Indoor cycle… outdoor cyclists?
It can be easy to forget that indoor cycle was a spin-off (excuse the pun) of outdoor cycling. The two disciplines needn’t be exclusive of each other, however, says Joel Elbag.
Back in the late 1980s a South African endurance cyclist by the name of Johnny Goldberg was looking for an alternative training option for cyclists in the off-season. He needed a way to train closer to home while his wife was pregnant, but to still train hard as he prepared for an endurance ride from Los Angeles to New York. Of key importance was finding a method that would give the feel of a real racing bicycle. The stationary bikes in health clubs at the time did not feel like real road bikes; it was very difficult to stand and pedal on them, and they all featured large screens showing time, calories burned, profile and resistance. Clearly, if what he was looking for didn’t exist, Goldberg was going to have to create it.
The first thing he did was change to a different seat post – one that was adjustable to slide forwards or backwards. Then he took the screen off the bike and made a frame that looked and felt more like a real racing bicycle. The next amendment turned out to be the most important one: creating a solid cast flywheel with a fixed gear, so it would be connected to the pedal or drive train. This would eliminate freewheeling, getting every rider’s legs moving, and giving them a chain-drive feel that could previously only be achieved from road riding. Goldberg also changed the handlebar to more of a bullhorn shape, which meant you could now stand up on it, like on a real racing bicycle. With the addition of manual resistance you could close your eyes, drop your head and move side to side like you were out on the road or going up a big hill.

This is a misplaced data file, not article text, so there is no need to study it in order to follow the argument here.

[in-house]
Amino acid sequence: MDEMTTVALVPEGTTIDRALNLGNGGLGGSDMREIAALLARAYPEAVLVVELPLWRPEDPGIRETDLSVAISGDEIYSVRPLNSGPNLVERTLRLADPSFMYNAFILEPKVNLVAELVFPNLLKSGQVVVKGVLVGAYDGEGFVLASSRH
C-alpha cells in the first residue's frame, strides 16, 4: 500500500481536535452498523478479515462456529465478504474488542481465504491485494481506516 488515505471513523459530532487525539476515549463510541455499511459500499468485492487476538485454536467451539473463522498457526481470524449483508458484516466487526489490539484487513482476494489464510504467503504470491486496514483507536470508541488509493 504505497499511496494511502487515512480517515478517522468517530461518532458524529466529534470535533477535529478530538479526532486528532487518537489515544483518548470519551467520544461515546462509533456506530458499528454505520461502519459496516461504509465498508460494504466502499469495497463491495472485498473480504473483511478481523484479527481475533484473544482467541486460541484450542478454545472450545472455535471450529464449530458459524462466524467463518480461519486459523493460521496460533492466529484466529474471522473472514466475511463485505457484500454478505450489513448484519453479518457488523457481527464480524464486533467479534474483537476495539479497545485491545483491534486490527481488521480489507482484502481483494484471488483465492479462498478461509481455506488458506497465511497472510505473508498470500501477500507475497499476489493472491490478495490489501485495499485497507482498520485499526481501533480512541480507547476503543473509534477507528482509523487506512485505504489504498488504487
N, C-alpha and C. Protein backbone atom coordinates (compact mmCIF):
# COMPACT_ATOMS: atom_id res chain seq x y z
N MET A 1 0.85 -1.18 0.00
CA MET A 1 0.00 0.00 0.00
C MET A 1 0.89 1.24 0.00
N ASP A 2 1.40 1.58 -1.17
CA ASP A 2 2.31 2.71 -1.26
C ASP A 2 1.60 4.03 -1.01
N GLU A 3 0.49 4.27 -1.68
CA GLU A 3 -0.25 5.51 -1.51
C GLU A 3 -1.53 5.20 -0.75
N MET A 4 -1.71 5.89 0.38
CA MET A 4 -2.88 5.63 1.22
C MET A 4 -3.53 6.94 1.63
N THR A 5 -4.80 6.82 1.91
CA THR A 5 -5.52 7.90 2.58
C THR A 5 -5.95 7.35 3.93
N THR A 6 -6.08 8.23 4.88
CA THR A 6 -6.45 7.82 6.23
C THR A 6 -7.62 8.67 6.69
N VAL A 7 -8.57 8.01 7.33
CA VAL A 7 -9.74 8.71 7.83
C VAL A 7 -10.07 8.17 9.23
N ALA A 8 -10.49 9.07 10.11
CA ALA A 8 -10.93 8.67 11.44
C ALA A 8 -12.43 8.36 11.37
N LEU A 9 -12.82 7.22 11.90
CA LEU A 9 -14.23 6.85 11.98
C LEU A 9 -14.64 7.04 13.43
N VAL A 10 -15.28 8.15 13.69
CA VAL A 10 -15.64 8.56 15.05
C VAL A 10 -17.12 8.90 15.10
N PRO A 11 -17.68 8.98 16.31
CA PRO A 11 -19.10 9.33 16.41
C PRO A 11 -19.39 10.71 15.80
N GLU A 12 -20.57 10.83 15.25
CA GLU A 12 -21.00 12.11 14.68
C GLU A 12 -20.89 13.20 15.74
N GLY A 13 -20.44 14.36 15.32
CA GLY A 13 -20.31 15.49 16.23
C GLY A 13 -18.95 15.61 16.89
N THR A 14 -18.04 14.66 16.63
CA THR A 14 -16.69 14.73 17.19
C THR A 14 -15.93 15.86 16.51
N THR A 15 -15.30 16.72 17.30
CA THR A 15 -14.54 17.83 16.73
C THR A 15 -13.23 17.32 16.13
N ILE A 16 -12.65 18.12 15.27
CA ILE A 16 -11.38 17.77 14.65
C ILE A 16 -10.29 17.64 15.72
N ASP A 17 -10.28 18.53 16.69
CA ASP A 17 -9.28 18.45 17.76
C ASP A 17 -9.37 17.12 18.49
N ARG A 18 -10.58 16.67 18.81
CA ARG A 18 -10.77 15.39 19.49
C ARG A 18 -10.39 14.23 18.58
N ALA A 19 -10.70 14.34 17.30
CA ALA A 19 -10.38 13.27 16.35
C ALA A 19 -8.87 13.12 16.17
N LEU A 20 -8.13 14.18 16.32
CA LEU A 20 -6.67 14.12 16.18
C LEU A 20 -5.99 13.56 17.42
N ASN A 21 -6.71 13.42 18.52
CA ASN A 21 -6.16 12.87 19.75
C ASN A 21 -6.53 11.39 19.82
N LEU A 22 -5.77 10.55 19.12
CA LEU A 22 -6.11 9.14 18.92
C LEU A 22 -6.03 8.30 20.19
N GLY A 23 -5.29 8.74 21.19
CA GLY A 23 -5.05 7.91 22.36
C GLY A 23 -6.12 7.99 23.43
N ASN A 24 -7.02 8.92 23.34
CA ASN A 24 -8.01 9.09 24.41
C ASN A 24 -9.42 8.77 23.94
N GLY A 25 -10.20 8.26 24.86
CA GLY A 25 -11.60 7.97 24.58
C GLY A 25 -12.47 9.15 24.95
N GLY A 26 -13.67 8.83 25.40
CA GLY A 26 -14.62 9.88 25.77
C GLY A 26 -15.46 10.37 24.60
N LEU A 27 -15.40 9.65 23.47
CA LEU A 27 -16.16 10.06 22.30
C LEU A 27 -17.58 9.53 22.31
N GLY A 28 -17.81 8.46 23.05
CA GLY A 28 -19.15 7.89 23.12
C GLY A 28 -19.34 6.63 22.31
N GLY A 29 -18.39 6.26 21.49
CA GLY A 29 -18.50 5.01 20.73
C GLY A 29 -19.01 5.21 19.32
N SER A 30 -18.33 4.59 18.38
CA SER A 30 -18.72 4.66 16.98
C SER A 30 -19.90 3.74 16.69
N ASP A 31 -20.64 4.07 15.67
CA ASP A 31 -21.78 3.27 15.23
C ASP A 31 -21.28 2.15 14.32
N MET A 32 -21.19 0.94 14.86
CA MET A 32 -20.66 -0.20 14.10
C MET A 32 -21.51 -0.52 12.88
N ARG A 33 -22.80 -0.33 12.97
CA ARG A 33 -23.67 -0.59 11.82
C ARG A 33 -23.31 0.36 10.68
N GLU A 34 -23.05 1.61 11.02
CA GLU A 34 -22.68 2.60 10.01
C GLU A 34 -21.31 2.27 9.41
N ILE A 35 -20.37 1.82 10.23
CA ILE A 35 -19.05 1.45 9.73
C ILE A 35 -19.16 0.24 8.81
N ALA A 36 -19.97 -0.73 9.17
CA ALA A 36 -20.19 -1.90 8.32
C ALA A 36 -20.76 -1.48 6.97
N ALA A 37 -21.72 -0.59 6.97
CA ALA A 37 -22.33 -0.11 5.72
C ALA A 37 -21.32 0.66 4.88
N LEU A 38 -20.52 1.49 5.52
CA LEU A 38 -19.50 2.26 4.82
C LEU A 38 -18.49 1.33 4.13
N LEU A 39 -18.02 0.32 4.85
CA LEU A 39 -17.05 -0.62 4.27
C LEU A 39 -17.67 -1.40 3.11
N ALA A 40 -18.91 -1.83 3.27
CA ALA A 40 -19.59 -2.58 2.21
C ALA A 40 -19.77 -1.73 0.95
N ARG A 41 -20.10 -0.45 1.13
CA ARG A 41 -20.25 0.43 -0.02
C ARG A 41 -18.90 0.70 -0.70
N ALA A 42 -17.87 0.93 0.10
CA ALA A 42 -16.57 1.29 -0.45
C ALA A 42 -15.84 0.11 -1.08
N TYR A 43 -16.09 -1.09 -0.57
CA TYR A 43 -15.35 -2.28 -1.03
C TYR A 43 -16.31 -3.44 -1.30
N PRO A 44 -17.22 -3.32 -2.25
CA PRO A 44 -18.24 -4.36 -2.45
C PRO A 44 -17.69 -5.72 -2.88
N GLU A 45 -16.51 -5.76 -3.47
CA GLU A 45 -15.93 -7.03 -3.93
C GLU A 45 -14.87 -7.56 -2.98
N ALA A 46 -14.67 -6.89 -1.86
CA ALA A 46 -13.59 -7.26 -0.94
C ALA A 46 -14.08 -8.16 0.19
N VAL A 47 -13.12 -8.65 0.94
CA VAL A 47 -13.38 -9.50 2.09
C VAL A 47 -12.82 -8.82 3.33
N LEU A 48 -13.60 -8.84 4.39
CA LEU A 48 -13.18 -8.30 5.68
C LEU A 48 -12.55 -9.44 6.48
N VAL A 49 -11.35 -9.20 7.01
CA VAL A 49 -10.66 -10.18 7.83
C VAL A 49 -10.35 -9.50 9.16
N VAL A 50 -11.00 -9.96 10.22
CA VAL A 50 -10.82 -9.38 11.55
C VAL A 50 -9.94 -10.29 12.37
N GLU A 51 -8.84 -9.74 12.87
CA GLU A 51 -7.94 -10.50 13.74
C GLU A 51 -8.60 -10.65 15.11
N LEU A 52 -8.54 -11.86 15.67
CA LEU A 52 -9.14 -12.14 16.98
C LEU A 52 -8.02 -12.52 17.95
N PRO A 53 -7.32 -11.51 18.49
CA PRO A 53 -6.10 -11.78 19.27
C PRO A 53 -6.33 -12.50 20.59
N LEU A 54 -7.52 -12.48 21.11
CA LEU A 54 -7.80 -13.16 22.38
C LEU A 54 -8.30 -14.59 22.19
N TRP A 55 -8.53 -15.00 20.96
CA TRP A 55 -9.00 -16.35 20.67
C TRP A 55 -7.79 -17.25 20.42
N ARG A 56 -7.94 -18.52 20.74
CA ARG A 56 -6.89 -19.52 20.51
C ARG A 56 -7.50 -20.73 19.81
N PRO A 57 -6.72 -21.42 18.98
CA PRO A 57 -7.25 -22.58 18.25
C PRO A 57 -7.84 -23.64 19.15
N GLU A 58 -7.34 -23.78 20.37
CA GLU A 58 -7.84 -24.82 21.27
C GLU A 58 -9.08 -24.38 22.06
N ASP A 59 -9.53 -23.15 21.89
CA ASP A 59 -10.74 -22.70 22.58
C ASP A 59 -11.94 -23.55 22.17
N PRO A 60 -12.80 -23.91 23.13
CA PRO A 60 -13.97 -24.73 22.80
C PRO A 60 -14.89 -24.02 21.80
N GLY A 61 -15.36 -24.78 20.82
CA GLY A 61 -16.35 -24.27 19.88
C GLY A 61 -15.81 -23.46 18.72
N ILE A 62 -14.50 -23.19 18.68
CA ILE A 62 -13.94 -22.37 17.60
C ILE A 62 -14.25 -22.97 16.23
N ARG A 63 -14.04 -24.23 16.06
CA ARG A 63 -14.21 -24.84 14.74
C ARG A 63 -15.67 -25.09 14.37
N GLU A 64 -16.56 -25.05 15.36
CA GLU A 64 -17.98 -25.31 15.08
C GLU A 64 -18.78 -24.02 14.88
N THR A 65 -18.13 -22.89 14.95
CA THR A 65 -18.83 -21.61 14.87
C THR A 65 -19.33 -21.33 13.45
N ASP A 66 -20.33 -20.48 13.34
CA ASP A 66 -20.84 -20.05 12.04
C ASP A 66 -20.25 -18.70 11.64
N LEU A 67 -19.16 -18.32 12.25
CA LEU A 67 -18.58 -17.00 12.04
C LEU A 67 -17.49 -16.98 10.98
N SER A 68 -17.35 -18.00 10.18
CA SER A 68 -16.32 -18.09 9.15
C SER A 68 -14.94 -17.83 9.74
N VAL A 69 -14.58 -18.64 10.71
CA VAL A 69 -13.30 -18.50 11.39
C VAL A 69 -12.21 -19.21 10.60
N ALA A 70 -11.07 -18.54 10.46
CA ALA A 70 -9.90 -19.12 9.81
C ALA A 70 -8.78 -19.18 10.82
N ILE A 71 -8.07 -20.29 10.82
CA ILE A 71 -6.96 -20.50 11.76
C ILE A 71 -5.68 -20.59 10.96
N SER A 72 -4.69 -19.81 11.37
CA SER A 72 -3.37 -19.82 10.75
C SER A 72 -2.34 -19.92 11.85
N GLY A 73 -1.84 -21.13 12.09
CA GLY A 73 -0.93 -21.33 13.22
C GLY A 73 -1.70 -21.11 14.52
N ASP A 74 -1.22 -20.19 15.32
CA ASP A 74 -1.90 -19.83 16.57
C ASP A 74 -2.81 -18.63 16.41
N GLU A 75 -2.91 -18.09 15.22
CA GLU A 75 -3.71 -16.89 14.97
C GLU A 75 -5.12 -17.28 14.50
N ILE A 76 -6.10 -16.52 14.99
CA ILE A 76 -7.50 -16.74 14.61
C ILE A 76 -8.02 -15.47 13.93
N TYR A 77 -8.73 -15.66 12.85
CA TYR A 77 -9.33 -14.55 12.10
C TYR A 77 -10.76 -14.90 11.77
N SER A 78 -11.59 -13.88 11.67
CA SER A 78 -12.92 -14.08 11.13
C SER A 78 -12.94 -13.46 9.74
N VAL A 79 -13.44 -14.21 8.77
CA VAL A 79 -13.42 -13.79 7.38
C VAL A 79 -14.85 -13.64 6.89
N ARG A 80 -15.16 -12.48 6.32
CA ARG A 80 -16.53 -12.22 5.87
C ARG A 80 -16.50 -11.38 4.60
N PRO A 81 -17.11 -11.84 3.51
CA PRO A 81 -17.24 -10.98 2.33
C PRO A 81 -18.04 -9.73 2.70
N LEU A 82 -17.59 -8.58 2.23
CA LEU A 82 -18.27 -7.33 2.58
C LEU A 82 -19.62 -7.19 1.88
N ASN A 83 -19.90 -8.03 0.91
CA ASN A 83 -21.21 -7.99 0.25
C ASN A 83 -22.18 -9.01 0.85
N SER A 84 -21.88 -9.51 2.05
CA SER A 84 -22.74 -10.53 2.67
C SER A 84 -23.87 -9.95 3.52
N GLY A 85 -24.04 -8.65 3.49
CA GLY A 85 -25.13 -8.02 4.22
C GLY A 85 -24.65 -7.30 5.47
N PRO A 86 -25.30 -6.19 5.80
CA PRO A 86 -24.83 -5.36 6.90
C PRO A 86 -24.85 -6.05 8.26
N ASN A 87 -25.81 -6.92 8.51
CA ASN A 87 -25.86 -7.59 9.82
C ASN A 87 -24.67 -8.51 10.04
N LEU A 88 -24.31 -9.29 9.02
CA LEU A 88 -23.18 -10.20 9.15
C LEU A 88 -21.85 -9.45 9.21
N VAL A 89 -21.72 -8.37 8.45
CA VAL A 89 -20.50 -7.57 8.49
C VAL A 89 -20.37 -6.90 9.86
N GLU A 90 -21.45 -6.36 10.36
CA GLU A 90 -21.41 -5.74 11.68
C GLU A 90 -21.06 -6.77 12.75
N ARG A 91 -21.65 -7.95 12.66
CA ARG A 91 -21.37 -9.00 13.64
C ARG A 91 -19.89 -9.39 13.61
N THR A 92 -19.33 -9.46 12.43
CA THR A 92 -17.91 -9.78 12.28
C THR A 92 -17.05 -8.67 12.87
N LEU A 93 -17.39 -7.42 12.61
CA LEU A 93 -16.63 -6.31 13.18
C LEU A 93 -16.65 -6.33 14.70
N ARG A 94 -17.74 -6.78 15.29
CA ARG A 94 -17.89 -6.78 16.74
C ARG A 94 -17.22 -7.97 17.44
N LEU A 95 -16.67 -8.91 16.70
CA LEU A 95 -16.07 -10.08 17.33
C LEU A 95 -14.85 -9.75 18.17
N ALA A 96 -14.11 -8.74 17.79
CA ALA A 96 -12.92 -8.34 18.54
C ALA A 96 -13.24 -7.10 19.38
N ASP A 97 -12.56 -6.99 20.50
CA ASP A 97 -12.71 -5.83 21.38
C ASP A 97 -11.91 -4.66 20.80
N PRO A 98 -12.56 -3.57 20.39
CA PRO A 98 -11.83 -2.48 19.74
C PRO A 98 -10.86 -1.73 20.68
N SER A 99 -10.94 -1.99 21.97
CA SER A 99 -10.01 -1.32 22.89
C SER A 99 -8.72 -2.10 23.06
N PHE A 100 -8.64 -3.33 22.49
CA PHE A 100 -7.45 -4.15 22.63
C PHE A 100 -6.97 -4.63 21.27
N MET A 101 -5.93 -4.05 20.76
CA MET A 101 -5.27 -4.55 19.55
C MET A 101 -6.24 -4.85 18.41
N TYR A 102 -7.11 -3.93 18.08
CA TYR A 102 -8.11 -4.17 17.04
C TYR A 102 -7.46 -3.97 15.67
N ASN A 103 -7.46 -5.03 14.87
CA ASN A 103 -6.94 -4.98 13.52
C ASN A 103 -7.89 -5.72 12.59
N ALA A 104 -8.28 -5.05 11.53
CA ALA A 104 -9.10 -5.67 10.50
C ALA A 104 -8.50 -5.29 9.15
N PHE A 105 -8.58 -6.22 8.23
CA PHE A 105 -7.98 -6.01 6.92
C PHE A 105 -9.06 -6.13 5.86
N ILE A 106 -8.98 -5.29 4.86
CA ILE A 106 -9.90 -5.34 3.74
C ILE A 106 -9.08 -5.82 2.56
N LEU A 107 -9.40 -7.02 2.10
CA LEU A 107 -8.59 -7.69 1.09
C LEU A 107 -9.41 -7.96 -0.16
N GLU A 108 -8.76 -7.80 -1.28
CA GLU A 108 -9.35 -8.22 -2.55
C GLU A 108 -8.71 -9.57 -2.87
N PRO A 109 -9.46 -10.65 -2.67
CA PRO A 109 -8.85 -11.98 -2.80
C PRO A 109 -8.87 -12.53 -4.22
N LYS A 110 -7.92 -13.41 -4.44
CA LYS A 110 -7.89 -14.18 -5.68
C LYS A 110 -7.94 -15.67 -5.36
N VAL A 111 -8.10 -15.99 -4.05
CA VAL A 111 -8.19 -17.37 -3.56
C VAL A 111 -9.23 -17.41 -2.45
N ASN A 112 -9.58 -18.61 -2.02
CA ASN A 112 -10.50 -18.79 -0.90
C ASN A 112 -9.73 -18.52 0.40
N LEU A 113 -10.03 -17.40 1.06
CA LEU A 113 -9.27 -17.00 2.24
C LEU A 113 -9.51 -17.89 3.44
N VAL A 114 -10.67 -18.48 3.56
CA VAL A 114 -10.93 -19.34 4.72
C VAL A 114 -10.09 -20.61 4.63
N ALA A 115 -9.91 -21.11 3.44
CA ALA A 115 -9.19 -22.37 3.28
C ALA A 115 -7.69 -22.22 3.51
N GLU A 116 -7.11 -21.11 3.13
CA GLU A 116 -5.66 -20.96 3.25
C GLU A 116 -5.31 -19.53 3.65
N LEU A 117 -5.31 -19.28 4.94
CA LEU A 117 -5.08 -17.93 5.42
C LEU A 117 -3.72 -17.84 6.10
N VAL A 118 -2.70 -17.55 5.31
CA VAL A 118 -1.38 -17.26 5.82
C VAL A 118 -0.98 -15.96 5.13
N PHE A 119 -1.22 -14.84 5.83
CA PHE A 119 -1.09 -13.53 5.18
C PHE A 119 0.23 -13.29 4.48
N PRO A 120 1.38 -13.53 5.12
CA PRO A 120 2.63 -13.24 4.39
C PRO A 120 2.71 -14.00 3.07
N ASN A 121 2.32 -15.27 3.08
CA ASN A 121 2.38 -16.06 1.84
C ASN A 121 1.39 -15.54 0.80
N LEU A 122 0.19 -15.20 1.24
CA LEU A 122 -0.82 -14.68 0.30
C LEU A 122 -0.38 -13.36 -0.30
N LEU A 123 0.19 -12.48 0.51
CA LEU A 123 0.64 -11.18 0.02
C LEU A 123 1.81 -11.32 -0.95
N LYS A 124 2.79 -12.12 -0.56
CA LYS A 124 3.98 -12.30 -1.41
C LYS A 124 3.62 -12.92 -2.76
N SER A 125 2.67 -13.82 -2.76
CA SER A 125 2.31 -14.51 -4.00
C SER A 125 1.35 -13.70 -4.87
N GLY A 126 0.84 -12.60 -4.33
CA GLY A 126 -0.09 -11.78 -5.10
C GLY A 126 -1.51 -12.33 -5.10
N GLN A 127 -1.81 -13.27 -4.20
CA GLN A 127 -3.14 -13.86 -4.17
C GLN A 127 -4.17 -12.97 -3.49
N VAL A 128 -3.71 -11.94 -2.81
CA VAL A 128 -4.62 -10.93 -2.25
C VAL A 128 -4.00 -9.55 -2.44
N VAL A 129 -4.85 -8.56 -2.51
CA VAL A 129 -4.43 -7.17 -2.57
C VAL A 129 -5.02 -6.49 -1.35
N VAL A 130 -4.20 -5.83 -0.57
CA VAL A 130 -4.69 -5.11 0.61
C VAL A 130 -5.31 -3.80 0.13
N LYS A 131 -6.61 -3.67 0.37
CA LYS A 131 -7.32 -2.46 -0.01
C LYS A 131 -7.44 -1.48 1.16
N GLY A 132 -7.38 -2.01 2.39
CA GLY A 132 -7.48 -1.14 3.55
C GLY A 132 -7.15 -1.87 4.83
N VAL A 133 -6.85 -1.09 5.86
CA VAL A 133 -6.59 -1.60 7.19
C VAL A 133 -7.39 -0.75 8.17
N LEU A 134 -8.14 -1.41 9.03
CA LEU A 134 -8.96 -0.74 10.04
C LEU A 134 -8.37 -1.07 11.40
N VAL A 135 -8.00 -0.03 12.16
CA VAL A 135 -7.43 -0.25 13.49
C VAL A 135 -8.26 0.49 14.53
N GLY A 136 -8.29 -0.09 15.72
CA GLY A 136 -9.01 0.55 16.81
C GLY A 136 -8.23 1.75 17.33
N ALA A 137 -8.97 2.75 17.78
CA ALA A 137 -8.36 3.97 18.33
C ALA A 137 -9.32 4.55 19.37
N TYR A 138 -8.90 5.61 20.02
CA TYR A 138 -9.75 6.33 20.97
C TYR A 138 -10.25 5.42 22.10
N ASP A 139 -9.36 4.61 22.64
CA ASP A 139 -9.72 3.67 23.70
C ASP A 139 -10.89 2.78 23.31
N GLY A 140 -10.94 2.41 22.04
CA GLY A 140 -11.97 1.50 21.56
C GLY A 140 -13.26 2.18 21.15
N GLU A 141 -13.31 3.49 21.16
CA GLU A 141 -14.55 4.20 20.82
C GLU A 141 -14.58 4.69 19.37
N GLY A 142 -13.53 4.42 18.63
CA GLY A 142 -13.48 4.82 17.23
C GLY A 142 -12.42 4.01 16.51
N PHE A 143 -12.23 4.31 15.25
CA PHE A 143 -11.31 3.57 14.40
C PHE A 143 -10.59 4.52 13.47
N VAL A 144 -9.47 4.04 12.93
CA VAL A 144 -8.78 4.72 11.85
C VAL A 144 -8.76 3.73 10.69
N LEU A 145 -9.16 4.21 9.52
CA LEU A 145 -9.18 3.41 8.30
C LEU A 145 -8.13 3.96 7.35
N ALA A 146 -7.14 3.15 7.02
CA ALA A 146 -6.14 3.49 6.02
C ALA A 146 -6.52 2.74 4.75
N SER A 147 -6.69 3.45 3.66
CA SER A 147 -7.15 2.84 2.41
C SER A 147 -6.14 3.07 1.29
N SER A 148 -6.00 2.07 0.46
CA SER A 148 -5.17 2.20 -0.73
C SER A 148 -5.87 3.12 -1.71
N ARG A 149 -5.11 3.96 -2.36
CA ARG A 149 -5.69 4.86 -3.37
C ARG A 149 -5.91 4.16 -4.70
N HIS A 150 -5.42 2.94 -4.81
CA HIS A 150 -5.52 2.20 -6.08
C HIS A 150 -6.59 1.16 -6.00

Initially this new bike was used by cycling coaches to enable them to get real time monitoring from heart rate to respiratory readings in their athletes, and to be able to have all their athletes in one place at one time. Back in those days the technical aspect was very primitive – nothing like what we have today. Seeing its potential to benefit the general population as well as elite athletes, however, Goldberg created an entire program for his new ‘spinning’ machine, and trialled it in some health clubs in Los Angeles. The fitness industry took to it from the start and thus Johnny G’s ‘Spin’ was born.
As it was considered a class, Spin was taught by instructors who taught aerobic classes (as they were then known). This gave Johnny G the opportunity to teach others his philosophy and teach instructors how to use the bike in a class setting. Back in the early days there was no such thing as a dedicated indoor cycle room for these classes, so gyms kept the bikes in the back of the group exercise room; the instructor or gym staff had the arduous task of rolling the bikes into place before each class and returning them to the back of the room afterwards.
That was then, this is now